DONETSK: Kiev Thursday announced a day-long halt to its deadly offensive to oust pro-Russian rebels in east Ukraine after fighting had stalled efforts by international investigators to kick-start a probe into the downing of Malaysia Airlines flight MH17.
International fallout from the crisis tearing apart the ex-Soviet nation rumbled on as the Group of Seven major developed economies warned Moscow that it could face even tougher sanctions over its backing for the insurgents, despite the EU and US already hitting Russia with the most punitive measures since the Cold War.
Dutch and Australian police experts were trying for the fifth day running to access the crash site of the downed Malaysian airliner after clashes between government and insurgent forces thwarted previous attempts to reach the scene.
Ukraine's military announced the surprise suspension of its entire operation across the east after a plea from UN Secretary-General Ban Ki-moon to halt fighting in the area of the crash, where remains from some of the 298 victims lie festering in the sun some two weeks after the jet was shot down over rebel territory.
"We have taken a decision not to conduct military operations on this so-called 'day of quiet'," military spokesman Oleksiy Dmytrashkivsky told AFP.
Kiev - which has continually blamed rebels controlling the site for blocking the probe - warned however that insurgents had continued shelling its troops positions around the region.
Negotiators from Kiev and Moscow were set to fly into the Belarussian capital Minsk for possible negotiations with rebels over access to the site but there appeared little hope for a major breakthrough.
Separatist leaders have said that they would be willing to meet the so-called trilateral Contact Group - which includes international monitors, as well as Russian and Ukrainian representatives - but demanded that Kiev withdraw its troops from their territory as a first condition.
Meanwhile, lawmakers in Kiev were set Thursday at a closed-door session discussing the downing of MH17 to vote on ratifying agreements with the Hague and Canberra that could see the two nations send some 1,000 armed personnel to secure the vast crash site where many of their nationals died.
The Netherlands has already ruled out the possibility of sending in troops as "unrealistic" over fears they could get entangled in Ukraine's murky conflict that has claimed over 1,100 lives in more than three months of bitter fighting.
Despite the brief pause the death toll continued to climb, with local authorities saying that clashes in the rebel stronghold of Lugansk left three civilians dead, including a five-year-old child, over the past 24 hours.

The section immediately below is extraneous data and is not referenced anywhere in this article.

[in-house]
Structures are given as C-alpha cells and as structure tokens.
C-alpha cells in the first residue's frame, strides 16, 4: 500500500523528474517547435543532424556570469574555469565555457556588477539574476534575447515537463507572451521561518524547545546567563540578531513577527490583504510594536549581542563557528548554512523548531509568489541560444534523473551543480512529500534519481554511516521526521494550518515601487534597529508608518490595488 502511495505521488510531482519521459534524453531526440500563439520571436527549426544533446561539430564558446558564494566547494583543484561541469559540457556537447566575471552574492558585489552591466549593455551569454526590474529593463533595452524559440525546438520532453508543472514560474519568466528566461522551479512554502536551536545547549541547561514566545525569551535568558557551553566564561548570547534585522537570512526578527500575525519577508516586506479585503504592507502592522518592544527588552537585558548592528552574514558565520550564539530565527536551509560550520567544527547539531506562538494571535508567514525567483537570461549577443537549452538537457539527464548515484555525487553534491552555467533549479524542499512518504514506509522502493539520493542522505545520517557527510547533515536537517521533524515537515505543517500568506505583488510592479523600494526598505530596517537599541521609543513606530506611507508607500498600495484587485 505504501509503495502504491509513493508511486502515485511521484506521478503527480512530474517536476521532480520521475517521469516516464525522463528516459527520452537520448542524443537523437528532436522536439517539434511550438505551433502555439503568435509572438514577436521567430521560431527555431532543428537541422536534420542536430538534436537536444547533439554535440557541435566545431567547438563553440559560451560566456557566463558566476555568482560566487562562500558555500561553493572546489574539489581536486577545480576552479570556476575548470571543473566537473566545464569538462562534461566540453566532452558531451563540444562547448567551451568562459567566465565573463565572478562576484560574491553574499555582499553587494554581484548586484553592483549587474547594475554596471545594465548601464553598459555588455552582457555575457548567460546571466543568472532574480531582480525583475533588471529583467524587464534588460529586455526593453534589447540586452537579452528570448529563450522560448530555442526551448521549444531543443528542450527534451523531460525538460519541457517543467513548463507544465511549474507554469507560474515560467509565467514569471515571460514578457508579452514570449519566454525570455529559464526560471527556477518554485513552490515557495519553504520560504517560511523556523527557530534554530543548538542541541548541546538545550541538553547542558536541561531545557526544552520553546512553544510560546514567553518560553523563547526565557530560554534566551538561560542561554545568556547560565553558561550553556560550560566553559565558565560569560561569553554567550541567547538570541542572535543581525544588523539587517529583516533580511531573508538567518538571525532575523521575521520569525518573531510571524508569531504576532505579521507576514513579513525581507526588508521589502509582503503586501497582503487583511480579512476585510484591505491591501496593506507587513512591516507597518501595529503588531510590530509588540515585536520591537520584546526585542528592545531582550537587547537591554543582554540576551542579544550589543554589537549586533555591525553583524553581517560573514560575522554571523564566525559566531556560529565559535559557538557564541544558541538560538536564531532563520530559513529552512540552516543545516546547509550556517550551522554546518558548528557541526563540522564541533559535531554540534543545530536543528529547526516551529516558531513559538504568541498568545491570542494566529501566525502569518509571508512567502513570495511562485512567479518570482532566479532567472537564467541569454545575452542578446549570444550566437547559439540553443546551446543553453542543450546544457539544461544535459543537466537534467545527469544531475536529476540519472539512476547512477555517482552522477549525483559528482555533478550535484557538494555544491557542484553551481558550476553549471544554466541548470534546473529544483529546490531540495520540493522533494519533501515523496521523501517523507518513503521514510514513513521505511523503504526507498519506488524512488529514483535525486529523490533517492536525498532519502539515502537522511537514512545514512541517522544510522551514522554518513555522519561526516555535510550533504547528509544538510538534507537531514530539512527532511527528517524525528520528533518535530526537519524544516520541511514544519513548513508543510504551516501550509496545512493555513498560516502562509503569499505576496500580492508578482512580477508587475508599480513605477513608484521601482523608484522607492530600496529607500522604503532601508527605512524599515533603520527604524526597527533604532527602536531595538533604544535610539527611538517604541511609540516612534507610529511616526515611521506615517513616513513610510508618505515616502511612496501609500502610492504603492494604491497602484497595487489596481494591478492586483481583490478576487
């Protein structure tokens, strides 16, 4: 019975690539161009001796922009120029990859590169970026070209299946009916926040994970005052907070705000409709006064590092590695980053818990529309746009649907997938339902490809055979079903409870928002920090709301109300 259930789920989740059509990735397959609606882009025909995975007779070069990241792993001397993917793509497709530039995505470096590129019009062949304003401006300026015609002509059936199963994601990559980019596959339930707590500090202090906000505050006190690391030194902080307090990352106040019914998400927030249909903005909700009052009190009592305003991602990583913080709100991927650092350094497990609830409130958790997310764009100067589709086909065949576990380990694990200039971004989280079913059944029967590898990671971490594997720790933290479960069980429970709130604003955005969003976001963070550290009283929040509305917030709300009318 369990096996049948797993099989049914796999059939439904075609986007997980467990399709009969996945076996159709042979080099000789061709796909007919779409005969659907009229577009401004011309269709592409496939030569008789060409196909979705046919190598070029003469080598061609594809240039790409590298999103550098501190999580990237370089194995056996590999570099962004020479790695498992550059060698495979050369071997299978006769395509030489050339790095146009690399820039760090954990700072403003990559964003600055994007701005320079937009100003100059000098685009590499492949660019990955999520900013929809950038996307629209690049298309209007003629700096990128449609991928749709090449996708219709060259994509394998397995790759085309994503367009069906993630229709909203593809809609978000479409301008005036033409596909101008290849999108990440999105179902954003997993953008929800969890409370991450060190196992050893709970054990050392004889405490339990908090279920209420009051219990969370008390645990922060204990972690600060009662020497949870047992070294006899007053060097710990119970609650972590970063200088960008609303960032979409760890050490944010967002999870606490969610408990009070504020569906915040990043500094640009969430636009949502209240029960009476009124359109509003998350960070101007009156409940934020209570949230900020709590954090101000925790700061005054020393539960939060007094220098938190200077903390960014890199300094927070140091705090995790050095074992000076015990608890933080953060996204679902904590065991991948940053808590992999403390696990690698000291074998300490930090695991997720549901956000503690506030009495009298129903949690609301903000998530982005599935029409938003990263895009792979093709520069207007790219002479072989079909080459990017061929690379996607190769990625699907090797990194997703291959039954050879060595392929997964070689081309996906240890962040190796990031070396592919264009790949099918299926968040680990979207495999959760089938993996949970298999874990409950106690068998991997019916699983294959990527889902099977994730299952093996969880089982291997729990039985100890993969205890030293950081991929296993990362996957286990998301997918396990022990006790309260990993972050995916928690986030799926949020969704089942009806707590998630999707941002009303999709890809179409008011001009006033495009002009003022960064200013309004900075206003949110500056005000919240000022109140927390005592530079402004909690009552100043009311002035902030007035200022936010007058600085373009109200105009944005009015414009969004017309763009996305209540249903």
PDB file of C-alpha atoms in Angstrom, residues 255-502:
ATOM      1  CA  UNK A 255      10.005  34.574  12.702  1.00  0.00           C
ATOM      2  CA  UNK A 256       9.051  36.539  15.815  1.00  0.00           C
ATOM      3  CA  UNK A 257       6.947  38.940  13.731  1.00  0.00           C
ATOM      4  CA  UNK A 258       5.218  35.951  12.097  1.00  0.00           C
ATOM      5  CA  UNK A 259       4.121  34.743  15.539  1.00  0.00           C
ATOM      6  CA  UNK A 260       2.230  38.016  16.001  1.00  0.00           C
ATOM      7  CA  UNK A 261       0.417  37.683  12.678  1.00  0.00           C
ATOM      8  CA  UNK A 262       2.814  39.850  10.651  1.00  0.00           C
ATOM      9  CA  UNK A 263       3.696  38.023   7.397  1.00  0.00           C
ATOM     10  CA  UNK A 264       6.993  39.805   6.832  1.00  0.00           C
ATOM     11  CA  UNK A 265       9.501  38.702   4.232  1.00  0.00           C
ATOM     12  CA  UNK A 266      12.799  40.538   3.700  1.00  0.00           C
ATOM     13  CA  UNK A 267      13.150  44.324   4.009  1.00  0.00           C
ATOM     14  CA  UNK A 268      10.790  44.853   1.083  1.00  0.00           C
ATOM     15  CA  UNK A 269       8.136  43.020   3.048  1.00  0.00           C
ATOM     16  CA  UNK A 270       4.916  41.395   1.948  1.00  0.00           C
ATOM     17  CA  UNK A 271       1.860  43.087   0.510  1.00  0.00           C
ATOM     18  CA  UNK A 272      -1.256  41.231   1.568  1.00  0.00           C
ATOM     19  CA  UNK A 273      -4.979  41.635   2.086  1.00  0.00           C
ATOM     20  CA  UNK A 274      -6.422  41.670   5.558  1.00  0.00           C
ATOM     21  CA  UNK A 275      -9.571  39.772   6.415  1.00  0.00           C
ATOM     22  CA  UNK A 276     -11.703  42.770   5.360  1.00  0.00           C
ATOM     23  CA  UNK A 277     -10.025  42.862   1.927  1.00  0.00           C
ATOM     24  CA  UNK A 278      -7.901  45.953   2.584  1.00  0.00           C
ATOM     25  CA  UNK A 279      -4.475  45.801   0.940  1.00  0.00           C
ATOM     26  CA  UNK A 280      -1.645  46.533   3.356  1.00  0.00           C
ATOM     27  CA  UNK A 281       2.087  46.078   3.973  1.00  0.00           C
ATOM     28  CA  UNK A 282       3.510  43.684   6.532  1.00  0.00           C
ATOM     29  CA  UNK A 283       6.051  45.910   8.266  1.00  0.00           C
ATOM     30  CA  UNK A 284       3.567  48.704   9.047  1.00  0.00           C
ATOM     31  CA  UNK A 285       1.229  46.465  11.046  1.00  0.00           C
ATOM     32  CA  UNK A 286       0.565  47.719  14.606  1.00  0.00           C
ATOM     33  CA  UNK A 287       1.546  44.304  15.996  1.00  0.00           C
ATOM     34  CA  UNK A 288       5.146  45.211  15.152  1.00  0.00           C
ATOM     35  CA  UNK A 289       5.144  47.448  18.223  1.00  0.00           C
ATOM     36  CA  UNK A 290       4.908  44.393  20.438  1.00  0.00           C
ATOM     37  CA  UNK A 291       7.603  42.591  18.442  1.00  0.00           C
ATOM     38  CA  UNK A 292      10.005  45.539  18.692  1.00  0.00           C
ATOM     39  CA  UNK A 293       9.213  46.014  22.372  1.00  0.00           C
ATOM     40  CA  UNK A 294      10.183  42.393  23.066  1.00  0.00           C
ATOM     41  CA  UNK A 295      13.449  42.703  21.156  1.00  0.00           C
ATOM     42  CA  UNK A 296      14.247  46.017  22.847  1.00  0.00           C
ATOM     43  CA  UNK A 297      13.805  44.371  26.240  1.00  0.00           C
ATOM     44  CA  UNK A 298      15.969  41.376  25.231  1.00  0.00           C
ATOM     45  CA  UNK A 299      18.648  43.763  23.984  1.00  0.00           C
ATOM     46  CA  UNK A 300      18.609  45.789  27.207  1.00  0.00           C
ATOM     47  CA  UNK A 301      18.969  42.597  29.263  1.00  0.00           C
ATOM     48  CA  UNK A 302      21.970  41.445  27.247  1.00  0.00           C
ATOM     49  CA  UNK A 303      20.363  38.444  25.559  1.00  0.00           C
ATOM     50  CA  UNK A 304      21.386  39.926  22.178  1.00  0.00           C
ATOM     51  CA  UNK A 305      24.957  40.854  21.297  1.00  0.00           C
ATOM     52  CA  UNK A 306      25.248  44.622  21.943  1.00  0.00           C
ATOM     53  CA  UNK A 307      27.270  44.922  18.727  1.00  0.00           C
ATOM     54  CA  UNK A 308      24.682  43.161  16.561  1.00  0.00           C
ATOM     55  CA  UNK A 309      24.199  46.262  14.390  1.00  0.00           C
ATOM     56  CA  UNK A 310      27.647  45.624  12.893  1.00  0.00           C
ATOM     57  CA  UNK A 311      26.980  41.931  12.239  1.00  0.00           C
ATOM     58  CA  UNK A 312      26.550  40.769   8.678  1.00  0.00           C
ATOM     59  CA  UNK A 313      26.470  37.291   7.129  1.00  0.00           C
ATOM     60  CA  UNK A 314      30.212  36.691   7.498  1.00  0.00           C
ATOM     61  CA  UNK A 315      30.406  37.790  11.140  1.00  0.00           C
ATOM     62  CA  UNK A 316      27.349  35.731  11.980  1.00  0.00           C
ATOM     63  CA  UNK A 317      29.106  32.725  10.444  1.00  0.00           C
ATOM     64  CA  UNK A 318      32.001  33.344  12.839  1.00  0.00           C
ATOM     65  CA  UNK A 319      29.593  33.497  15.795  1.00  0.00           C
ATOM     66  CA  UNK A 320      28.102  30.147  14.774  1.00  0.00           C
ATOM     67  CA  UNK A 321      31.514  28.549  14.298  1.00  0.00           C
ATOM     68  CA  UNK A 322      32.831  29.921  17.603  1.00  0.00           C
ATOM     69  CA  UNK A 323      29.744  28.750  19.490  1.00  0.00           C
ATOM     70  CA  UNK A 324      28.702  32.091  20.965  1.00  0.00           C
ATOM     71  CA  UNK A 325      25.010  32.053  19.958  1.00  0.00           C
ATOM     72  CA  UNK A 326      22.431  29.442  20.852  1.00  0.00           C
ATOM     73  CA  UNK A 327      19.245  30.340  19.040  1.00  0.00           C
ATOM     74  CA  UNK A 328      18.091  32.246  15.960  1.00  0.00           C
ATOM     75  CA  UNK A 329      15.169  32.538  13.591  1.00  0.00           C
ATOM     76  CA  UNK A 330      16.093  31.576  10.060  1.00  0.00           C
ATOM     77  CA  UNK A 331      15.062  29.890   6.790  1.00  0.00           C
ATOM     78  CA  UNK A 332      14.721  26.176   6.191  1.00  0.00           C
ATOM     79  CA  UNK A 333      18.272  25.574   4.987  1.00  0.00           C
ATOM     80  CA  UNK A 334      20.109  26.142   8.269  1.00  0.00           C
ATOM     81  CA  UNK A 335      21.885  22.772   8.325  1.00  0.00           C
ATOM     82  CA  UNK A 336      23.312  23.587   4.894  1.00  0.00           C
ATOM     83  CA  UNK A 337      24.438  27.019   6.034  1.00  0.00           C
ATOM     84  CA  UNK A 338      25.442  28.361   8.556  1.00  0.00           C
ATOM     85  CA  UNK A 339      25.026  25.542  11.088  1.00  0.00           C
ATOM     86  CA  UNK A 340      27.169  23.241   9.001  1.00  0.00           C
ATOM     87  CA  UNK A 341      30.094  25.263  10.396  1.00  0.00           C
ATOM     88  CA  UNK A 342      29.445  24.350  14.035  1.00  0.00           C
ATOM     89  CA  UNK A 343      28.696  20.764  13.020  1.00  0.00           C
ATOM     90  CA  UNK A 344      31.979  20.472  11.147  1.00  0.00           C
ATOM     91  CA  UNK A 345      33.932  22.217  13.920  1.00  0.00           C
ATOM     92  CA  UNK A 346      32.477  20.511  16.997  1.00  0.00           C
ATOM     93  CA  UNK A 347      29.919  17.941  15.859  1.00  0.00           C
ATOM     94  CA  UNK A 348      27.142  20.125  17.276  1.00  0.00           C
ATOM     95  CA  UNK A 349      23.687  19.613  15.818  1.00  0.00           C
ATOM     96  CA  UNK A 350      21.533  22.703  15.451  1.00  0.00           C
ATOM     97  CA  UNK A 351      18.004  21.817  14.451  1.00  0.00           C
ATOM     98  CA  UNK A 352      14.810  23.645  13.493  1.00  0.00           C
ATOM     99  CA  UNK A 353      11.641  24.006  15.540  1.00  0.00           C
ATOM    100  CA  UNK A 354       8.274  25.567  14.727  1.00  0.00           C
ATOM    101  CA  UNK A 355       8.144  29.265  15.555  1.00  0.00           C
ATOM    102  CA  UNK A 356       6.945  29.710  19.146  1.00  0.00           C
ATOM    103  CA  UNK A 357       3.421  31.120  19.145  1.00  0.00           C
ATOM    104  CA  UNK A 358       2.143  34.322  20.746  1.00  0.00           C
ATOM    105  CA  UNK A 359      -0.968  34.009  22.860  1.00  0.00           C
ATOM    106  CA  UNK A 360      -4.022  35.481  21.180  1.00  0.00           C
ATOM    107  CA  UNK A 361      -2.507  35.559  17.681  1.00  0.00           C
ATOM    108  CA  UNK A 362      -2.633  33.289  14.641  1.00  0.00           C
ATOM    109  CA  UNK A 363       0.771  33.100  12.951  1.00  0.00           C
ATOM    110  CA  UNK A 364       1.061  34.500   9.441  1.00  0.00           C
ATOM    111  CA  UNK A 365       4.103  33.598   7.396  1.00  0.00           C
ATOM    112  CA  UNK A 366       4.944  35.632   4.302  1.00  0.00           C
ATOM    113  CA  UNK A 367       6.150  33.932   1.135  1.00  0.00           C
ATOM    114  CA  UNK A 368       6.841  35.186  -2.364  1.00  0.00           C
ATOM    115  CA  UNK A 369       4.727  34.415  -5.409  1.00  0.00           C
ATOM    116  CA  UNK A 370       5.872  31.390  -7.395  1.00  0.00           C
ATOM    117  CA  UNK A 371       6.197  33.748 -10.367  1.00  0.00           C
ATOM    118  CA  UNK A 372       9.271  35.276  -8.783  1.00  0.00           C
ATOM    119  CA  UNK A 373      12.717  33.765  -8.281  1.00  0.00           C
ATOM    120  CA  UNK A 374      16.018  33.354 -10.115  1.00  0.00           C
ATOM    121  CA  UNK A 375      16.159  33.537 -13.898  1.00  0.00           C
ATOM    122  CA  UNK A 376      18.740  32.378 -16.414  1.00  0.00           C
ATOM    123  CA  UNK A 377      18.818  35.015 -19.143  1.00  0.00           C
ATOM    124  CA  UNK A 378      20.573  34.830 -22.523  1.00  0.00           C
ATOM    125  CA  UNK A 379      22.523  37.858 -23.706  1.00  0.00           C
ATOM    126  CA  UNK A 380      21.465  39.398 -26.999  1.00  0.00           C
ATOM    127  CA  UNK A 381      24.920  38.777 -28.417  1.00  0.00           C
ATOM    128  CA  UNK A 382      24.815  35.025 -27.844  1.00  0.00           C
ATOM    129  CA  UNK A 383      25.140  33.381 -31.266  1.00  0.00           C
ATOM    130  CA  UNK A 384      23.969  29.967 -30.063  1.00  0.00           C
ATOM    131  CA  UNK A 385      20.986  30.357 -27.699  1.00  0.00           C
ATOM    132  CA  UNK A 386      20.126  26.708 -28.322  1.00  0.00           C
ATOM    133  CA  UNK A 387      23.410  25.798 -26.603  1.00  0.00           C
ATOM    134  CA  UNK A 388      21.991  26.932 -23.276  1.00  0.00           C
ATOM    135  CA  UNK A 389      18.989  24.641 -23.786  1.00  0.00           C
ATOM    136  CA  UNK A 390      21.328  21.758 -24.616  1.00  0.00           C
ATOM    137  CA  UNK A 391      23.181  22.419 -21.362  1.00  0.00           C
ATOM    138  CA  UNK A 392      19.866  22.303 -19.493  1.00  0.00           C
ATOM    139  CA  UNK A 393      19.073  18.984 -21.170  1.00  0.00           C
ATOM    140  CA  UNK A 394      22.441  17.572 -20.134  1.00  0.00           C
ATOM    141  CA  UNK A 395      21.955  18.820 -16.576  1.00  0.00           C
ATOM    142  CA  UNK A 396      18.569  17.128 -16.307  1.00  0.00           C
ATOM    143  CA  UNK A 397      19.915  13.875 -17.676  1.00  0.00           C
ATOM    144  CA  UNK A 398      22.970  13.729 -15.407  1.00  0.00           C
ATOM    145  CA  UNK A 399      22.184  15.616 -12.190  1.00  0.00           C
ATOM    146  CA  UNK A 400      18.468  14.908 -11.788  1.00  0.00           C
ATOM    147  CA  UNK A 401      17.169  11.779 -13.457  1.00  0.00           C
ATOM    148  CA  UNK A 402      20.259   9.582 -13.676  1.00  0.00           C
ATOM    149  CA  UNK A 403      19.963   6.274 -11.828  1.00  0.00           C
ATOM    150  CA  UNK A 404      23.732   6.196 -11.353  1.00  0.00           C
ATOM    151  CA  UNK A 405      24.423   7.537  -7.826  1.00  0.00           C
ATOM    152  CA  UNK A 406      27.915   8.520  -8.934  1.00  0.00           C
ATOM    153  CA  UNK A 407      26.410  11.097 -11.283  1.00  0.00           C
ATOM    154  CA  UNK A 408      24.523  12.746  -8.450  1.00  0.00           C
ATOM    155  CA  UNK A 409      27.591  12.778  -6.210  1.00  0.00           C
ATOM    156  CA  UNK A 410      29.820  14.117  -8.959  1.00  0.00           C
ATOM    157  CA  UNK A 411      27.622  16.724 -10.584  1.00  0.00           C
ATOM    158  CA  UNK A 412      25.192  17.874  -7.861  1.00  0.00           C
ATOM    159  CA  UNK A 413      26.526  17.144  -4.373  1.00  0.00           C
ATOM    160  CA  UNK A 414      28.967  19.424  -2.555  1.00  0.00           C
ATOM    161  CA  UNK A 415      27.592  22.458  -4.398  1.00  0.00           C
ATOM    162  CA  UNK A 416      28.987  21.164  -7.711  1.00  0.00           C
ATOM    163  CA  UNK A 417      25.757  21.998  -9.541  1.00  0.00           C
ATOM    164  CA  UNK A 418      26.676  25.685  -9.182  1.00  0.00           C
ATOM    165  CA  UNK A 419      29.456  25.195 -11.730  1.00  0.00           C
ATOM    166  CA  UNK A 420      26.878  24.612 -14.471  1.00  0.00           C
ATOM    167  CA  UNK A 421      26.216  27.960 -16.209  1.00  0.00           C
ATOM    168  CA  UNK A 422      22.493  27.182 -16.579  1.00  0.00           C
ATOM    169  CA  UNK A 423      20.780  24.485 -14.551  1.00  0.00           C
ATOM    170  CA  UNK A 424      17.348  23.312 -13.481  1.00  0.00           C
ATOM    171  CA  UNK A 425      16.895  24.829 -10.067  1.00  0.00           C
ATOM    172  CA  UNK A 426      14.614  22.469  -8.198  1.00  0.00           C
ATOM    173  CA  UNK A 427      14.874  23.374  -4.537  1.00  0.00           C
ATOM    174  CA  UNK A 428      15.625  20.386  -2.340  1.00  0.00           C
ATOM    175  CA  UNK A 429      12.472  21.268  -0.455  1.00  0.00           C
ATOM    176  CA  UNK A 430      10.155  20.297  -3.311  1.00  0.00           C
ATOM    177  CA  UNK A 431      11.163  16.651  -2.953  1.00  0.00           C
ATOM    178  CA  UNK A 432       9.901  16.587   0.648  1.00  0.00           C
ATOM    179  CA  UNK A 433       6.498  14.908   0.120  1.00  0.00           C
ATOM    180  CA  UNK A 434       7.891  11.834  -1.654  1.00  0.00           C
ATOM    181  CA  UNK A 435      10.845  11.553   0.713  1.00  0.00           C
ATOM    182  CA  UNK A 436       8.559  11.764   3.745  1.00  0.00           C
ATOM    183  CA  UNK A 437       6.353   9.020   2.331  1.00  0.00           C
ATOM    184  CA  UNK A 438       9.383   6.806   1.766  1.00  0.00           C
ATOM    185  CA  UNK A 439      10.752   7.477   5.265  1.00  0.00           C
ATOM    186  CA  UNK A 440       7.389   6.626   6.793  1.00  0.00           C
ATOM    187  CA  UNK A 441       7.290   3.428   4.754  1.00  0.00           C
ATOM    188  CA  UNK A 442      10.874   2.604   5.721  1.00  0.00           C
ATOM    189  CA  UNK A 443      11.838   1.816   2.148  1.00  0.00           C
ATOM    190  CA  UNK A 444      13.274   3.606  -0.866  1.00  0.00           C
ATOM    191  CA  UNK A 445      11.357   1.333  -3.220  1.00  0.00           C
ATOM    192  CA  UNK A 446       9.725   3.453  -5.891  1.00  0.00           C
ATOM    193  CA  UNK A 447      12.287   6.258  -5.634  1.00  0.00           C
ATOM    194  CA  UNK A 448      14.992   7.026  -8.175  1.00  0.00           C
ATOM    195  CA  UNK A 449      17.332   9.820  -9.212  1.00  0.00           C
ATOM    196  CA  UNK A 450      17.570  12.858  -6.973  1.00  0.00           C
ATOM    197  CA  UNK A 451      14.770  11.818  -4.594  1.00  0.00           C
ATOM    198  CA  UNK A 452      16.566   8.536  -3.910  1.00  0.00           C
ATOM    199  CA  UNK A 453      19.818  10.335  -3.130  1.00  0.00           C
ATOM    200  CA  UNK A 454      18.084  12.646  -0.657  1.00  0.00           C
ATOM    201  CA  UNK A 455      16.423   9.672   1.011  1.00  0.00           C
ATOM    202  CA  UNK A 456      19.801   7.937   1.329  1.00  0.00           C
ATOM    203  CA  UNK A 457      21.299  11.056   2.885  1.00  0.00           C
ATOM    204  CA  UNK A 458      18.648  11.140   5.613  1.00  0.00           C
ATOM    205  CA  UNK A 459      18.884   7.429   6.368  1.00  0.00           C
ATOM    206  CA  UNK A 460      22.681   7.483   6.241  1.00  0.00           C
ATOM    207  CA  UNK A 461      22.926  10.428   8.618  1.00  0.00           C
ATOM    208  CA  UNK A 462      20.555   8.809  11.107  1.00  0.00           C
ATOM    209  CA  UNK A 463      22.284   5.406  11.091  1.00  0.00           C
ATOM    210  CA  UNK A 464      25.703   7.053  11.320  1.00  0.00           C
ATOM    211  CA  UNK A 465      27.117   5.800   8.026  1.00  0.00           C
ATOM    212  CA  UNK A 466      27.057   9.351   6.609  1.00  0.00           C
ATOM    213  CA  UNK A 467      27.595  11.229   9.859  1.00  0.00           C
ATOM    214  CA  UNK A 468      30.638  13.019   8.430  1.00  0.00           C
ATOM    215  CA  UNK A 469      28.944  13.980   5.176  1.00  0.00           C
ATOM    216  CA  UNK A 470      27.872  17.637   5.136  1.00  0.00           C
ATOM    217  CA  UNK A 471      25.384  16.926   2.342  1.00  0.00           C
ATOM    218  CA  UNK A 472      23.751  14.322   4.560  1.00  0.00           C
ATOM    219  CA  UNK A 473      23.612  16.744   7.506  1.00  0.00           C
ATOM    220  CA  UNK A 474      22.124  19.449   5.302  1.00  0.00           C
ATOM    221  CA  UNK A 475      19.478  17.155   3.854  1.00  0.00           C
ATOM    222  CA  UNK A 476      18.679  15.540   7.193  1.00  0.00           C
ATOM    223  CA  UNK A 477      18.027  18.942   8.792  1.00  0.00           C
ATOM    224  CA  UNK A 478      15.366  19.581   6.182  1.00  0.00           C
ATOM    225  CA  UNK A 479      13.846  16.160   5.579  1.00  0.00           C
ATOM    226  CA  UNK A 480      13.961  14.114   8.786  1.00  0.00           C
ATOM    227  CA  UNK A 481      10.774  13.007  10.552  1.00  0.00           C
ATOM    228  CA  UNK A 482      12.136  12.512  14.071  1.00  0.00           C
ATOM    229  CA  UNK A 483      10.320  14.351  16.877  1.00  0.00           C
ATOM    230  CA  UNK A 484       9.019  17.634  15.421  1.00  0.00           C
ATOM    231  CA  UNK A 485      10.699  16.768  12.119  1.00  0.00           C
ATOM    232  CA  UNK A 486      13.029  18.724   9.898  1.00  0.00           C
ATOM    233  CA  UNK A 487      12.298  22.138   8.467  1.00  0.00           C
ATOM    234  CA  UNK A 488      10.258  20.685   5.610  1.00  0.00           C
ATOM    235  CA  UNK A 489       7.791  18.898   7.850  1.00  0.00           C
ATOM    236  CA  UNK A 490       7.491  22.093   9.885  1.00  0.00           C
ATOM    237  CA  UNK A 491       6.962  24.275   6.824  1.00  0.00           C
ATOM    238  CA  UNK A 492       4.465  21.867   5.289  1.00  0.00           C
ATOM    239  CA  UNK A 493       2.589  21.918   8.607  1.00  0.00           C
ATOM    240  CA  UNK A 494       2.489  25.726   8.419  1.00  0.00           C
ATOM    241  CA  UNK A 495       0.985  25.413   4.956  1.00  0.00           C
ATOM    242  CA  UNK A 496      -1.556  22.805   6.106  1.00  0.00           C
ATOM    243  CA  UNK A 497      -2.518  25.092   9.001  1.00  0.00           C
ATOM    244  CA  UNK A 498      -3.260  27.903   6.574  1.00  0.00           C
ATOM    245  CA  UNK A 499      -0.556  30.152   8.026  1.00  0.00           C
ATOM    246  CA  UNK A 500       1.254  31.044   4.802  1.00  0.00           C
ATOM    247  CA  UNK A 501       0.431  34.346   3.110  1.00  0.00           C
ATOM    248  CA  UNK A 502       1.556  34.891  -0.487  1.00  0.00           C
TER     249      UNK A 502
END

The rising toll comes against the background of fresh threats from the West that they could tighten the screws still further on Russia after a defiant Moscow warned fresh sanctions targeting its vital energy, arms and finance sector would backfire on the US and lead to energy price hikes in Europe.
In a statement released by the White House the G7 powers urged the Kremlin to "choose the path of de-escalation" in Ukraine, where it is accused of arming the insurgents suspected of shooting down flight MH17.
If Russia "does not do so, however, we remain ready to further intensify the costs of its adverse actions," the G7 statement said.
But Russia remained bullish in the face of the latest punishment with Moscow's foreign ministry blasting the United States for hitting the Kremlin over its "independent policies that Washington finds inconvenient."
Some EU diplomats and Russia experts expressed concern that tighter sanctions may in fact embolden Putin, convincing him that he no longer has anything to lose by further escalating the Ukraine conflict.
Fuelling concern, NATO's top commander, General Philip Breedlove, said Wednesday that Russia had boosted the number of troops along the border with Ukraine to "well over 12,000" and the number was on the rise.
In addition, Russian deployments in the crisis area include "every kind of weapon, supplies, man portable weapons, field weapons, armoured vehicles, all of the weapons," he said.
Meanwhile, Ukraine's squabbling legislators also looked set to try to row back from the brink of political crisis with a display of faith in the government of premier Arseniy Yatsenyuk, who quit dramatically last week after his ruling coalition collapsed, raising the possibility of early parliamentary polls.